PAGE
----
Imagine for a moment a developer’s utopia — a place where the presentation of new software features is met with the kind of raucous applause usually reserved for rock concerts. A place where a team of competitive programmers is awarded a trophy big enough to make football players jealous. A place where everyone radiates excitement about our profession and its future.
For about 450 people, this was the experience at Microsoft’s VSLive developer conference, which came to Canada for the first time this May.
Day one of the conference opened with a keynote by Jay Roxe, product manager for Visual Basic. Jay delivered a sneak preview of features in the coming release of Visual Studio. The real crowd-pleaser was the announcement that the edit-continue feature will once again be available in debug mode. Edit-continue gives the programmer the ability to change a line of code on the fly, and continue running the debug process, as opposed to having to restart debug after every change. This feature was previously available in Visual Basic, but missing from VB .Net.
Most interesting to me was the ability to switch between code view and a class view, which resembles a UML diagram. Make a change in one view, and it is reflected in the other. I see a lot of potential for this to influence development methodologies, supporting more interaction between the design and coding processes. This makes a lot of sense in light of methodologies such as extreme programming, which have taught us that a development effort can be successful and well managed without doing all of the planning up front.
Following the keynote, I had the pleasure of speaking with the Canadian winners of the 2004 Imagine Cup Software Design Challenge. The Imagine Cup is a Microsoft-sponsored programming competition for students, in which national winners advance to a final round in Brazil. University of Victoria students Mike Flasko, Elisa Johnson, Jason Kemp and Tyler Holmes earned the right to represent our country with a tennis game scheduling application, “Game.Set.Match.,” that can predict how long games will last based on the playing styles of the participants, and can be administered almost completely from a cell phone. The software was developed with extensibility in mind, and may be adapted to schedule other sports and events.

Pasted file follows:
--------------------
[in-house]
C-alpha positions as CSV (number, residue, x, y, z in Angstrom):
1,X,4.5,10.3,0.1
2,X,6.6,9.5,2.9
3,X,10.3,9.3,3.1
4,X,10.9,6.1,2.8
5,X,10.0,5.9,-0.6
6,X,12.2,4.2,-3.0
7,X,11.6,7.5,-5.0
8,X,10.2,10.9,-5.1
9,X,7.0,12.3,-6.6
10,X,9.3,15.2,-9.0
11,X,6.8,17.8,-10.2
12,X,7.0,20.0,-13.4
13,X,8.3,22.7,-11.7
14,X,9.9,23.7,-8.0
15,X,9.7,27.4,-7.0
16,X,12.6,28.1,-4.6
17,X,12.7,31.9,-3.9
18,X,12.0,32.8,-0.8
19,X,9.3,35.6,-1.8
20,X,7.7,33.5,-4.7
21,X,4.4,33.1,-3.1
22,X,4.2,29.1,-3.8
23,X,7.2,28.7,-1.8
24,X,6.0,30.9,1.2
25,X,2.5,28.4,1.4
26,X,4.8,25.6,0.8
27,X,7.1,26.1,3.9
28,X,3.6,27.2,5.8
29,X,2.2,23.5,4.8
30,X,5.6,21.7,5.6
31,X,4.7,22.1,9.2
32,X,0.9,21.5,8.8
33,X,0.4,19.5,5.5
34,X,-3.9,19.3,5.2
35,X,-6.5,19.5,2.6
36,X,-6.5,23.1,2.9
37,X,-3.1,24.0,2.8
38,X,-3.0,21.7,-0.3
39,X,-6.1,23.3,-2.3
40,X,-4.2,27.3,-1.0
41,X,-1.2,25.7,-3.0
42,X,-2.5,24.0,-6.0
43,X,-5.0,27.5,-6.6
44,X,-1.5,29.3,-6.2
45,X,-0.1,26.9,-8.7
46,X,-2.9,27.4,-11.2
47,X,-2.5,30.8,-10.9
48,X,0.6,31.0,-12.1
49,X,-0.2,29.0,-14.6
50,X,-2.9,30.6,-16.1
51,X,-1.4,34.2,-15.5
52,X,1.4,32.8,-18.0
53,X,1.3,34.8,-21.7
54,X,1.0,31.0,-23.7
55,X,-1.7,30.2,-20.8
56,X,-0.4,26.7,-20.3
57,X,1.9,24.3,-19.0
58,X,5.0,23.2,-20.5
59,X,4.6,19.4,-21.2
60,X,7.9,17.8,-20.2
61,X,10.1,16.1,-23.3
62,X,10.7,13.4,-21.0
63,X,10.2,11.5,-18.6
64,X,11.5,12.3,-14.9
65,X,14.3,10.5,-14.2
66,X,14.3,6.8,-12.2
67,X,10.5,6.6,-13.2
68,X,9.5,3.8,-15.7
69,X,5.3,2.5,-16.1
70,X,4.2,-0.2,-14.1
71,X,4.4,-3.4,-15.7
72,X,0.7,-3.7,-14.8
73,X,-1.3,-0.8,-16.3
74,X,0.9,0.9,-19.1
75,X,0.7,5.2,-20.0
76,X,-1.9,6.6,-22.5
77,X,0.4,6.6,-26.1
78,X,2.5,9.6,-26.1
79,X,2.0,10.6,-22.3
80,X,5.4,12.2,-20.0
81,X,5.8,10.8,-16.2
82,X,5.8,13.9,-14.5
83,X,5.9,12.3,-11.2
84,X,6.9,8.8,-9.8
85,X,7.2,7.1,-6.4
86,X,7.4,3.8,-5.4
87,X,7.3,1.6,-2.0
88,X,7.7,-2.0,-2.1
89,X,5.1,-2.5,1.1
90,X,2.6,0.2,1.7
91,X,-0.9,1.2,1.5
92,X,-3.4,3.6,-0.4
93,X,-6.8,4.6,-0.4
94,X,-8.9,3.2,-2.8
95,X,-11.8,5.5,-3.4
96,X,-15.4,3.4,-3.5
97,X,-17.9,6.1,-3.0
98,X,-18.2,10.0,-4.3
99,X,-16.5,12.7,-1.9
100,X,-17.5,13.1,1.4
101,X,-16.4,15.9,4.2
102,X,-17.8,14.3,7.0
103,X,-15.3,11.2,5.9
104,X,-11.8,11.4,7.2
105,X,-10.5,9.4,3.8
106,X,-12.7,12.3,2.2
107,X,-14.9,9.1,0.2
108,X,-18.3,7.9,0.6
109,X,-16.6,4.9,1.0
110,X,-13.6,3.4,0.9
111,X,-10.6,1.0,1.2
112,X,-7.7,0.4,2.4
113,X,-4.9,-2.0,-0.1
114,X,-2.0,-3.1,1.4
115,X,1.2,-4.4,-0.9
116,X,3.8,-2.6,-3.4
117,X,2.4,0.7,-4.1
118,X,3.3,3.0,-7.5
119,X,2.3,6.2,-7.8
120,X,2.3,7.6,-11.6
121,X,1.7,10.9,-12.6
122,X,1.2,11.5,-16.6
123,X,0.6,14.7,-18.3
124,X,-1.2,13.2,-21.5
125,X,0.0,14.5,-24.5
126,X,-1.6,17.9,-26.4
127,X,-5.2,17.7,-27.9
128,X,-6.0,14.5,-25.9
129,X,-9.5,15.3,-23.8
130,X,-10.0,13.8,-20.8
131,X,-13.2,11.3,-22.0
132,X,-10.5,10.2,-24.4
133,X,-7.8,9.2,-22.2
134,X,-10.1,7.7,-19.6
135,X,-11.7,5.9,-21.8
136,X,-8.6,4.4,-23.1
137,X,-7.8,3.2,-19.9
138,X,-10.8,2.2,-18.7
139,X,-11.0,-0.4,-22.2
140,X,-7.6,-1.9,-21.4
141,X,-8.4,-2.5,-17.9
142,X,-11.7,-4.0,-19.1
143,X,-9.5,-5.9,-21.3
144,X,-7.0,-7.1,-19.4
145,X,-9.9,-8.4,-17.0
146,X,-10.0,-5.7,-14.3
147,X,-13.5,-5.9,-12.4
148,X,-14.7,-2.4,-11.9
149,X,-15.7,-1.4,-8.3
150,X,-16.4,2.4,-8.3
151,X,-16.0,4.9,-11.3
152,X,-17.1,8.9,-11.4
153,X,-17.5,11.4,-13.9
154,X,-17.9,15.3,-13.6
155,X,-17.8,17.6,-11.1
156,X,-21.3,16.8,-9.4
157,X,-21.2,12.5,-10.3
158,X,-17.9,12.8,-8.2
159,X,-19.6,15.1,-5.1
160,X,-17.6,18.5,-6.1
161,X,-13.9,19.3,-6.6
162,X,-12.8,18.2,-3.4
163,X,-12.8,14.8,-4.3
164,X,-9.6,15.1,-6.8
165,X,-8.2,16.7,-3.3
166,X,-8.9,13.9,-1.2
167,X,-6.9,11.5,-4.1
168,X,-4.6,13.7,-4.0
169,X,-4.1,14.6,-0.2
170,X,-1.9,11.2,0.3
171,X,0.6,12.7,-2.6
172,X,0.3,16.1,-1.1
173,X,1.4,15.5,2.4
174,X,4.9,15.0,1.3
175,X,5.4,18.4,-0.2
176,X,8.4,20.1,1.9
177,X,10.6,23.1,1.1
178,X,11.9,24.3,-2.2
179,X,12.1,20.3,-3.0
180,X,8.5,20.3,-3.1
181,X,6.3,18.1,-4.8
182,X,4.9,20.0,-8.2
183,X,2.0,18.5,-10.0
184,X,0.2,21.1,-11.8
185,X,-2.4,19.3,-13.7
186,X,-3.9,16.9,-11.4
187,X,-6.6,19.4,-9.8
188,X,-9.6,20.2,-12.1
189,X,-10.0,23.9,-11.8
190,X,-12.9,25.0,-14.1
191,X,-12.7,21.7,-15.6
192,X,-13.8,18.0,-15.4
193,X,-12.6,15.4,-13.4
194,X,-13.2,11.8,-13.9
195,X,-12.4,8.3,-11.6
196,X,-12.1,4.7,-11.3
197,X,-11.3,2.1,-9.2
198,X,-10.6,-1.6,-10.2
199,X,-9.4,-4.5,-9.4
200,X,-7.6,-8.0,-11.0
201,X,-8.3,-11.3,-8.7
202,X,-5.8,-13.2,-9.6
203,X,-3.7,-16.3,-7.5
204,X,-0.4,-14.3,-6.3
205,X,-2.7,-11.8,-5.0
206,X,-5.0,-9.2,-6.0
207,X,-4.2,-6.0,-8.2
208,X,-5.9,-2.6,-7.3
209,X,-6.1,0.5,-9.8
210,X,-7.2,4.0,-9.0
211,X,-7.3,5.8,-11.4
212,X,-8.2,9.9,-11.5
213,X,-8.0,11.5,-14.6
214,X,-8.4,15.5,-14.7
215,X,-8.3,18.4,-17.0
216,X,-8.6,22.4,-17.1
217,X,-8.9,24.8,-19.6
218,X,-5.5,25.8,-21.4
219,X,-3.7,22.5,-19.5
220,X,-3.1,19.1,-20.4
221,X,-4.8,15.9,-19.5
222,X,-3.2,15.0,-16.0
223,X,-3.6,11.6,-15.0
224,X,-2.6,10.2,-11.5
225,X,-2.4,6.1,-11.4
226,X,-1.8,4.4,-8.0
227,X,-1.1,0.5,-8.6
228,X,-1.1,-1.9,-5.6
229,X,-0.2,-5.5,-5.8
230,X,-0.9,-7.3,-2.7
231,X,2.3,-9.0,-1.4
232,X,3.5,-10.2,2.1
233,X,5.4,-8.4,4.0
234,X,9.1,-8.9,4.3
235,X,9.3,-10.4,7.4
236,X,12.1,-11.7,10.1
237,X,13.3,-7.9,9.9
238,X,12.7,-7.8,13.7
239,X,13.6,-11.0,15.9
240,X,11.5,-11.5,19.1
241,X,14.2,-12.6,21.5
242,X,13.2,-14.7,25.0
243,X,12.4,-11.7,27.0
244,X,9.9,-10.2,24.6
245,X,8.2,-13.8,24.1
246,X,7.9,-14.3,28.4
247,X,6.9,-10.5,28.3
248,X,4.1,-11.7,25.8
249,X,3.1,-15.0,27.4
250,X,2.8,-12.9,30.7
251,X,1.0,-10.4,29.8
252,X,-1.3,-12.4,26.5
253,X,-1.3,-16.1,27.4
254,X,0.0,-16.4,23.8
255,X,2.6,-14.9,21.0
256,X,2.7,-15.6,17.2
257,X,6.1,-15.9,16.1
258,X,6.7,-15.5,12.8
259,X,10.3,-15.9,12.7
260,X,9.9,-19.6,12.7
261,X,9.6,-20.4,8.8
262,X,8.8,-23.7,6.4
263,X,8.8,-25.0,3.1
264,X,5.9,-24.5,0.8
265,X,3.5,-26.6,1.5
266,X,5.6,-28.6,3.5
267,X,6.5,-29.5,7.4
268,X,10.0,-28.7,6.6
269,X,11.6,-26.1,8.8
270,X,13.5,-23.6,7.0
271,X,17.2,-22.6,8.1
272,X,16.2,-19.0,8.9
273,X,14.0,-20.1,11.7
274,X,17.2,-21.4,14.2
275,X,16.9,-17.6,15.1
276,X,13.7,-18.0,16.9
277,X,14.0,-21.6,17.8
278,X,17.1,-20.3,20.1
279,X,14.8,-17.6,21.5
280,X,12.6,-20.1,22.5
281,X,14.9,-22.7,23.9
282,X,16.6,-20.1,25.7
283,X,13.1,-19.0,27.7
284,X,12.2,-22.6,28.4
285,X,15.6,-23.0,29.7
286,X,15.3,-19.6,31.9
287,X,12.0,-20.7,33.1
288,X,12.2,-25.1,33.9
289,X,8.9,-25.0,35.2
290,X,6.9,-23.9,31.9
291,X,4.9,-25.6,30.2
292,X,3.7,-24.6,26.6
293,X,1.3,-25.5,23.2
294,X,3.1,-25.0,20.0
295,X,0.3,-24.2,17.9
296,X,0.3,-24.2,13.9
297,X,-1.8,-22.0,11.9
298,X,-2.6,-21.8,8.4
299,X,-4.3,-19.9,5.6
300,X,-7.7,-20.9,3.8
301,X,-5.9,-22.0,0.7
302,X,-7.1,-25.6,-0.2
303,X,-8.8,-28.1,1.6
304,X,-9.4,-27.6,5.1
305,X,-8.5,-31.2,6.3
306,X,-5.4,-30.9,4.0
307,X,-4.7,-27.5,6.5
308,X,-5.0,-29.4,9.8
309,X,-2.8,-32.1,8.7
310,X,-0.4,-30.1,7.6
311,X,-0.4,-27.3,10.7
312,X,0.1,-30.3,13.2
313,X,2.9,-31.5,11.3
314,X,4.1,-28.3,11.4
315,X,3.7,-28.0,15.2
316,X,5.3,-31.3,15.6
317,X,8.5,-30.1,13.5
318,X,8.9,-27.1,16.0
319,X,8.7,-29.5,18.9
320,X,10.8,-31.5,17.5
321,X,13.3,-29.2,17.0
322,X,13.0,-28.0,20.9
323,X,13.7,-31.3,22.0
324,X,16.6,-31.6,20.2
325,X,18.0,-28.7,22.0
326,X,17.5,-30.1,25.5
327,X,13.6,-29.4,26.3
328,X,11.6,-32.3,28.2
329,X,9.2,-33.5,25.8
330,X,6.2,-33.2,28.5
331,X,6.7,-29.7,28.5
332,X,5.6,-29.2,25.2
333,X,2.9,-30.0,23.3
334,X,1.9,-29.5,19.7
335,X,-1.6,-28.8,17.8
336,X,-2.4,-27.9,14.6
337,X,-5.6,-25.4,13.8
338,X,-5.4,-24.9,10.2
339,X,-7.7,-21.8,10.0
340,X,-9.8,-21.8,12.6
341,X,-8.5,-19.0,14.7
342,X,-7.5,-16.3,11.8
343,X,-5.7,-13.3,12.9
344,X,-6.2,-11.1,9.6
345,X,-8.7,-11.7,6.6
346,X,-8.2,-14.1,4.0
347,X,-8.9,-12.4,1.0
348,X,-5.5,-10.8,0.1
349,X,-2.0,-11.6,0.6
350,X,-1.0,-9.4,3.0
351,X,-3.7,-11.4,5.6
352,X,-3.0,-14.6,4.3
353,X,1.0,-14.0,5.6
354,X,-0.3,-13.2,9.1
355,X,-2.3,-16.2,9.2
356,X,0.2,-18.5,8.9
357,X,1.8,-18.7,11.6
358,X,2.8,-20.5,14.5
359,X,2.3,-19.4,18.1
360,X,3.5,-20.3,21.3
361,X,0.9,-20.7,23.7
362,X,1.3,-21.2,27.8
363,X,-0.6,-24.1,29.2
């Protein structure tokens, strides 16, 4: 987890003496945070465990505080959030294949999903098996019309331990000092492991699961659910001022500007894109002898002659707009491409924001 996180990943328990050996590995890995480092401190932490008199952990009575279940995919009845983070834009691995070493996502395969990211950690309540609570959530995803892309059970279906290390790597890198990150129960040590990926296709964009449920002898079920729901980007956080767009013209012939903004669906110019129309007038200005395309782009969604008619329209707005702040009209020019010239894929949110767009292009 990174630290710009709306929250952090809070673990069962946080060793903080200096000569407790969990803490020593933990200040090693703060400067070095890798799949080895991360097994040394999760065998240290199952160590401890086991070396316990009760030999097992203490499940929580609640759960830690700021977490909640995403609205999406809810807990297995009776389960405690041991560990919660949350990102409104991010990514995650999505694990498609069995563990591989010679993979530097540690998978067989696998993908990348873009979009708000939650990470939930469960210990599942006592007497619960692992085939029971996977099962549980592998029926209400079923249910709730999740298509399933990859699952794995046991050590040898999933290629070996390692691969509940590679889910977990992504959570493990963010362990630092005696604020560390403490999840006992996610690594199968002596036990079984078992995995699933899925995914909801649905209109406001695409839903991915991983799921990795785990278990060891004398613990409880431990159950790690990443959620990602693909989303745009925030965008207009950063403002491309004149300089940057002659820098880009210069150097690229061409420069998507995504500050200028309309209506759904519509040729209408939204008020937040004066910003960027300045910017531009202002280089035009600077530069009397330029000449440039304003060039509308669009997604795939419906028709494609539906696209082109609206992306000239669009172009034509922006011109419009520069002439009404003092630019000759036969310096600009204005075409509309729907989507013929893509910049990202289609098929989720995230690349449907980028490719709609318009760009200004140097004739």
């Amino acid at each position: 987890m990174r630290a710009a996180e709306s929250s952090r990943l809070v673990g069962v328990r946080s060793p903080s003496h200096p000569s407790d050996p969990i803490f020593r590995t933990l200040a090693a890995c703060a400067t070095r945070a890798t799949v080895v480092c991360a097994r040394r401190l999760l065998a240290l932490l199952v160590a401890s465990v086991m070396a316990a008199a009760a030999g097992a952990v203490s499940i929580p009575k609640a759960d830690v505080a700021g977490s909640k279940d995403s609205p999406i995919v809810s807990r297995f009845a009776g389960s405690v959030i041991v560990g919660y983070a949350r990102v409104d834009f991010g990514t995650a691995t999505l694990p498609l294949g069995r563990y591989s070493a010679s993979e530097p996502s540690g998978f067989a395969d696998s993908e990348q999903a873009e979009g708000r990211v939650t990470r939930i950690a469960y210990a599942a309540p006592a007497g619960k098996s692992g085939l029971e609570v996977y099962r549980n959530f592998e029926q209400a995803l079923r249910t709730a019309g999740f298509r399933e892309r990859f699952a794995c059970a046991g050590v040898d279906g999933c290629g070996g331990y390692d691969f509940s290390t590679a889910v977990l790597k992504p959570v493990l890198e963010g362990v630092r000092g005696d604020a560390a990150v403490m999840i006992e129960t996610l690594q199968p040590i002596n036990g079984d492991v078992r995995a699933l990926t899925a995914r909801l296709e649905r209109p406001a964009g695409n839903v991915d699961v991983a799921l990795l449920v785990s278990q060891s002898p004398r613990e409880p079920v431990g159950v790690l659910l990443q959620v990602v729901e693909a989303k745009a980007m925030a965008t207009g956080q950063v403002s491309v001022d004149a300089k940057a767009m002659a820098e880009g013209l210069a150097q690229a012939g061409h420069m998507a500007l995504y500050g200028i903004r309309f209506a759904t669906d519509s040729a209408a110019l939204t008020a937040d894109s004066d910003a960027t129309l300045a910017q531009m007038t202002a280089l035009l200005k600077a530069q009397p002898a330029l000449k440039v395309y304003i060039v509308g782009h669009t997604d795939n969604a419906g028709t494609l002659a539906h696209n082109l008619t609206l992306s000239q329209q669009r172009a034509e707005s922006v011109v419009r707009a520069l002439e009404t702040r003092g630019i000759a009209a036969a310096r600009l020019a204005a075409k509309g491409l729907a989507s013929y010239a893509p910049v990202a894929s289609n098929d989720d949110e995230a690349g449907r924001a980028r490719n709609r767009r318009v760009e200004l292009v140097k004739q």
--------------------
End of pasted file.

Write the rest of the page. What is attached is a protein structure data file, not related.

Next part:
The group’s experience with the .Net platform seemed very much in line with my own; coming from an academic background in Java, they easily adapted to the Microsoft syntax and appreciated the conveniences afforded by the massive .Net libraries. Even the extensive wireless development effort that went into their application did not represent a very steep learning curve, due to .Net’s abstraction of device-level considerations.
I was left with the impression that this group of young programmers represents exactly the kind of people IT managers have been crying out for. They are business-savvy and articulate, fun, good at working as a team, and clearly have exceptional technical ability. If they lived any closer to me I’d be scared for my job.
The last of my interesting conversations was with Dwayne Lamb, president and principal consultant for Visual Byte Inc. Before delivering his public presentation on developing with Microsoft’s MapPoint Location Server, Lamb discussed with me the technology that allows an individual to be located through their mobile device, the potential uses of such technology, and the privacy concerns that arise.
Government regulations specify that by 2005, an emergency call placed from a mobile device must be locatable within 100 metres. MapPoint Location Server makes use of the underlying technology by allowing real-time location information to be accessed by business applications. Mobile devices are equipped with an MSN Messenger-like interface that allows a roaming user to turn on and off awareness of their geographic location, as well as to allow or disallow incoming requests for their position.
Lamb’s belief is that by taking an early interest in developing for this new technology, we increase awareness of it and do a better job of setting up an infrastructure that protects a mobile subscriber’s privacy rights. A lot of thought has gone into making sure the users have control over who can trace their whereabouts, and at what times. Still, no discussion of location-based computing would be complete without reference to Big Brother. Despite its obvious uses, this technology may prove to be a tough sell.
I’m hoping Canada’s first VSLive won’t be our last. I’ve never before seen so many people in one room who were developers, and damn proud of it.
Cooney is a managing partner and chief software architect for Rivervine Technologies Inc. Contact him at email@example.com.